Angela Tiatia explores contemporary culture through performance, video and photography, drawing out the relationships between representation, gender, neo-colonialism and the commodification of body and place. Often through the lenses of history, popular and material culture, the artist moves deftly in her compositions of still and moving image from pointed detail to satellite view addressing themes of postcolonial reclamation, women’s bodies, identity and representation.
Her works produce what the artist terms ‘very direct messaging’ about objects, movements, and other mechanisms of power, particularly with reference to perceptions and misconceptions of the Pacific. Such messaging is applicable as much to Tiatia’s own Sāmoan, New Zealand and Australian identity as to those of anyone in a betwixt state of culture, place, and heritage.
Holding On features Angela Tiatia viewed from above with an incoming tide lapping at the edges of the cement slab upon which she lies. The ravaging of South Pacific nations by the effects of climate change is a strong line of cultural indictment for the artist. Tiatia states;
Holding On is a visual and very personal response to climate change and rising water levels in the Pacific.For me there is a correlation between this image and the emotional, physical and spiritual act of the Pacificholding onto lands and culture in these very challenging times.I filmed this action every evening close to sunset 10 days in a row. It was a very physically demanding workthat involved being scraped and pushed around – as I underestimate the strength of the incoming tide.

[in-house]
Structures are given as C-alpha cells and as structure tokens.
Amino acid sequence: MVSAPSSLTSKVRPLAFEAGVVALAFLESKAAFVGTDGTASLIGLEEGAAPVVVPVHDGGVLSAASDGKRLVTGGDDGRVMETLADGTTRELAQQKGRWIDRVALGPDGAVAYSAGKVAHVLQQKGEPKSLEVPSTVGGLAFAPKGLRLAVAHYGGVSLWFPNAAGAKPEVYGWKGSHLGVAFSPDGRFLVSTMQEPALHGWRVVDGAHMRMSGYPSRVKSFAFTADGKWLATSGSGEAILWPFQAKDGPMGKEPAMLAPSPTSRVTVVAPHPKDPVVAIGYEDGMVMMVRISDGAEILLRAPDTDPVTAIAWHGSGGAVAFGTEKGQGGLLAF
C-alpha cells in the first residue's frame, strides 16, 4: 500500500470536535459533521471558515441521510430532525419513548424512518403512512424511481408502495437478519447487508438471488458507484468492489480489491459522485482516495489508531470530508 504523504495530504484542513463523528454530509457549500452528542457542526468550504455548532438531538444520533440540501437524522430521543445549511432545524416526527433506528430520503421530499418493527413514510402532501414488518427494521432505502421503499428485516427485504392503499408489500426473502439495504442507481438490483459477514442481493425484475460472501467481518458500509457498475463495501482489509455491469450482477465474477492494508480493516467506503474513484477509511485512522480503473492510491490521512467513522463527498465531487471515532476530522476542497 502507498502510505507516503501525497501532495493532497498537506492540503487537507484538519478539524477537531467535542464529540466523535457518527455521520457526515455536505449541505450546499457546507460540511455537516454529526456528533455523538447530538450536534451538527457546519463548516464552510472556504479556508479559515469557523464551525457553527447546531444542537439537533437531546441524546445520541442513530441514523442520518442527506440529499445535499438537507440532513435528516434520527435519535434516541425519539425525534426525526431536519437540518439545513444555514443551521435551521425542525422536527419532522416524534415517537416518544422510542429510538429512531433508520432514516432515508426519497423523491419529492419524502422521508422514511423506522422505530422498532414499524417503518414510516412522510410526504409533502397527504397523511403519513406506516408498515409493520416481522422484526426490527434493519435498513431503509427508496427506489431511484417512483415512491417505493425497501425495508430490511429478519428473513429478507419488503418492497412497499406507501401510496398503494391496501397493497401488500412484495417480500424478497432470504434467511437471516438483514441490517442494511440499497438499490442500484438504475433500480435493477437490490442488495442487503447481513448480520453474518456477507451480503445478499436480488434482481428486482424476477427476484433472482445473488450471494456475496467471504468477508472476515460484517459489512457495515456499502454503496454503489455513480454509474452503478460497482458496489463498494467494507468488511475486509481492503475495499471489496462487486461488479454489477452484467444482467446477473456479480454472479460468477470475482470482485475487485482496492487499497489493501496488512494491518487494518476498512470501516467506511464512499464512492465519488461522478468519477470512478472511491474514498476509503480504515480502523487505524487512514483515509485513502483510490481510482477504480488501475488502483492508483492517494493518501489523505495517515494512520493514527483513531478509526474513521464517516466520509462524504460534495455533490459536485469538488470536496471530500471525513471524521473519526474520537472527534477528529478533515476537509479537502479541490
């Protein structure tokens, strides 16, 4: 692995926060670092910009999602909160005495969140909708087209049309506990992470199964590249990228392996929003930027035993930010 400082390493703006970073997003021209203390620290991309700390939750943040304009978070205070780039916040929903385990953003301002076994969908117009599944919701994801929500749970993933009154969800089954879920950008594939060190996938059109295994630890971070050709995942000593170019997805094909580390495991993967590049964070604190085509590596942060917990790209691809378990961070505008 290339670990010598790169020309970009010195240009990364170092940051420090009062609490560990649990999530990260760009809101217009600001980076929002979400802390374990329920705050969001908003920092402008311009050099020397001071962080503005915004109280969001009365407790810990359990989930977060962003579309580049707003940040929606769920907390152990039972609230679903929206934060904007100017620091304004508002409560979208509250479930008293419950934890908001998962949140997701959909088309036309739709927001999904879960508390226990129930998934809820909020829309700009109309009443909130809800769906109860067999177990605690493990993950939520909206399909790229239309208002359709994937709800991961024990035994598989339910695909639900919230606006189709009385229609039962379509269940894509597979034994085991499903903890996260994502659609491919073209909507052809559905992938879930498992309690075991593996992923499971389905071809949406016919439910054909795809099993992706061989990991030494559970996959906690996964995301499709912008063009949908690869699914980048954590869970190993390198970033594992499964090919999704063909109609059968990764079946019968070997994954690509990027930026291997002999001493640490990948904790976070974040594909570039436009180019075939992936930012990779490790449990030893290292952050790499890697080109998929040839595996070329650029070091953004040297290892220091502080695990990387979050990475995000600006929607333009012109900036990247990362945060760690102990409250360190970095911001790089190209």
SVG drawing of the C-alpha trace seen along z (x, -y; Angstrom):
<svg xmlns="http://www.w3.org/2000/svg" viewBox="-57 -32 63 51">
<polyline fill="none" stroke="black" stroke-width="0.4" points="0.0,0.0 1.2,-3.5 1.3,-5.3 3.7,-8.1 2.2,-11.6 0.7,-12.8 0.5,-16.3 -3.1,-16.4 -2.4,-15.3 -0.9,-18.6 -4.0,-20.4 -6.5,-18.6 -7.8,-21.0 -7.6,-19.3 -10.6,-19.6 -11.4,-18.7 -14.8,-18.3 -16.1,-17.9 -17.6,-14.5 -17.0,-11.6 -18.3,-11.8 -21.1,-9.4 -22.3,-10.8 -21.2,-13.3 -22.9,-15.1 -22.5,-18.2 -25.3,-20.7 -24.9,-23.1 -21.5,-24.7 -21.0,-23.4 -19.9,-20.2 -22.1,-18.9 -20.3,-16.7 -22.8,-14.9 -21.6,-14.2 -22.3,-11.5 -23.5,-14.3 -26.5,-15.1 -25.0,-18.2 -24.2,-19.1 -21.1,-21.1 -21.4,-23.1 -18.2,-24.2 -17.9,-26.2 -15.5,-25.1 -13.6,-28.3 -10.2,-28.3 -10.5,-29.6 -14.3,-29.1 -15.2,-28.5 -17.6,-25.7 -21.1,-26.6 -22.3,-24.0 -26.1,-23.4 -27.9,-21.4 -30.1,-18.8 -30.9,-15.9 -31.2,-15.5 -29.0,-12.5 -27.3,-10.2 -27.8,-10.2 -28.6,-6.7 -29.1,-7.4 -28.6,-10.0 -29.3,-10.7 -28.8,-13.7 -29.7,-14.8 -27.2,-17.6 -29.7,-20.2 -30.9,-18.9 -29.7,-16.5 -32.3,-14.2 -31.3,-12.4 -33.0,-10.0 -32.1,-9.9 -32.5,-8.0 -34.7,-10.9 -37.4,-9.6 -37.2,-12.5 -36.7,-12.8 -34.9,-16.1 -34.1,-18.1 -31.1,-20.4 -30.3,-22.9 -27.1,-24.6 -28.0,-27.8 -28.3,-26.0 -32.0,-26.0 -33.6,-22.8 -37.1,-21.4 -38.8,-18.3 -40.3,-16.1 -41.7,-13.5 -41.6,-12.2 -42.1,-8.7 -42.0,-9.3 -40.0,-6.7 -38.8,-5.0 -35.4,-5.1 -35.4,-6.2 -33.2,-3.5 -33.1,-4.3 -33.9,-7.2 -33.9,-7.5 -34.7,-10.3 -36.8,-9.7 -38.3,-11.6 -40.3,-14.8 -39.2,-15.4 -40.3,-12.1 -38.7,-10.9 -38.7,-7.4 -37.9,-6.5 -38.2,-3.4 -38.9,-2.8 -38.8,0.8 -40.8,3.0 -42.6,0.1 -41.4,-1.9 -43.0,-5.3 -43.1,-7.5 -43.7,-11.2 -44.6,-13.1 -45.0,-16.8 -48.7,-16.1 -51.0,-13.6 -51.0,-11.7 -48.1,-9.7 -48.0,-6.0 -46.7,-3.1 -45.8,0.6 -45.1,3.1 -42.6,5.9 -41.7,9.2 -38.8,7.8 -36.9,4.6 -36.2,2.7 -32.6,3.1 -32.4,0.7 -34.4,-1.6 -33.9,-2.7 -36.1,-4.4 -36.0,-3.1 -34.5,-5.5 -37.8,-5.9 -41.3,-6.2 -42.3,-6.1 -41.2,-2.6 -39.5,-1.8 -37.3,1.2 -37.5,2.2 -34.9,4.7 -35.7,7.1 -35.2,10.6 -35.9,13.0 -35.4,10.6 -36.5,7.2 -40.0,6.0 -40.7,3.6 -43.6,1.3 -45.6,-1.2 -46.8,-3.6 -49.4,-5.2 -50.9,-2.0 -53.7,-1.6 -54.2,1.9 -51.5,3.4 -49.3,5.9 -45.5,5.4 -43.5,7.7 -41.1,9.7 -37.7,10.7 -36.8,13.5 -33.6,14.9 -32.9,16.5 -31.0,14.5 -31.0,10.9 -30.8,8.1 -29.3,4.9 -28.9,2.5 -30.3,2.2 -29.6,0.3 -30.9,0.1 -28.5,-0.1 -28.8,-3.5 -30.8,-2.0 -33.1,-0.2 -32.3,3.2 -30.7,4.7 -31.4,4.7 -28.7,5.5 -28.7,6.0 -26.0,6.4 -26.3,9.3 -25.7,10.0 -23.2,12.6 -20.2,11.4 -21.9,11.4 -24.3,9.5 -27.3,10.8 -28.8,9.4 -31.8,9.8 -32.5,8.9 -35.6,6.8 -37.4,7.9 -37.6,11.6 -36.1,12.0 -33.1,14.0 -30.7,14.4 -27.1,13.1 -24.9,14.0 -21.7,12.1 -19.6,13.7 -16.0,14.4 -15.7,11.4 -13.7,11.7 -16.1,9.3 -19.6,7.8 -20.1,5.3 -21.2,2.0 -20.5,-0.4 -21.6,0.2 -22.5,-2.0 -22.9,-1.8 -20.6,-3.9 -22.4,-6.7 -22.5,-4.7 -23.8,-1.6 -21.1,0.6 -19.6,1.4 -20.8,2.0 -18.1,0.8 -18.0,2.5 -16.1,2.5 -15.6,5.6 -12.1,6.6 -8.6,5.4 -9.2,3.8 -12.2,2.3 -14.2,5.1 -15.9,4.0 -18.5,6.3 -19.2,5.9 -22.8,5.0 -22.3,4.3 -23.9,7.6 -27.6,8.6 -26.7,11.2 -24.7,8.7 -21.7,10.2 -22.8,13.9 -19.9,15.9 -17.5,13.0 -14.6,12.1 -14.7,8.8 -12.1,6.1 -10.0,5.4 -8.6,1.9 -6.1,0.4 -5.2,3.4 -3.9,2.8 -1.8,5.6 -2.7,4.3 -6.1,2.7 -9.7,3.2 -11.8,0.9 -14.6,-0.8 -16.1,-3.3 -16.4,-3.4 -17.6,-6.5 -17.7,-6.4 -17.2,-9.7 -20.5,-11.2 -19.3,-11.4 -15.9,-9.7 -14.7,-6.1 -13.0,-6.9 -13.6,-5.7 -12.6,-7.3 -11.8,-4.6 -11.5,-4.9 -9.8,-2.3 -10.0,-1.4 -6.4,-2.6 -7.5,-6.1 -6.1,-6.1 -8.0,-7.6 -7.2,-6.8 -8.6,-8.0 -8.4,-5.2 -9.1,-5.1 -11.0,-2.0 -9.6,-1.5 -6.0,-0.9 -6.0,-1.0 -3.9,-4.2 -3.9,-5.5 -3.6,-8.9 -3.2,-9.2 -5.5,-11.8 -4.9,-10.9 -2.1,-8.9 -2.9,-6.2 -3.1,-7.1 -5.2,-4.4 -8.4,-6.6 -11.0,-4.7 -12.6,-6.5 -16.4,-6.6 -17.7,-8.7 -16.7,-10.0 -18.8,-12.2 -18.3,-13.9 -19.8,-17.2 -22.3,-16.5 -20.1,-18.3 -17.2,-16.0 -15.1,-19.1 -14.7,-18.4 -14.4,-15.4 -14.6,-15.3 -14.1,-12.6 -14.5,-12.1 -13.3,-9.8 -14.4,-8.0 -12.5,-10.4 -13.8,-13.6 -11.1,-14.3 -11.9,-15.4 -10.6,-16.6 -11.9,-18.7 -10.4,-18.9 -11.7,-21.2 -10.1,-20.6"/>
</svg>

Tiatia’s important work has been acknowledged industry wide. She has been the recipient of multiple prestigious awards, most recently including Matisse Alive Commission Art Gallery of New South Wales (2021); Ian Potter Moving Image Commission, ACMI, Melbourne, Australia (2021); Sidney Myer Creative Fellow (2019); Creative New Zealand Contemporary Pacific Artist Award (2018) and Ravenswood Australian Women’s Art Prize (2018).
Her work is held in numerous public collections including the National Gallery of Victoria, Melbourne; Queensland Art Gallery | Gallery of Modern Art, Brisbane; Museum of New Zealand Te Papa Tongarewa; Australian War Memorial Museum, Canberra; and the Australian Museum, Sydney. She was awarded the 2018 and has been a finalist in numerous prestigious awards, including the Edinburgh Short Film Festival, New Orleans Film Festival, Archibald Prize, Sir John Sulman Prize, and the John Fries Art Award.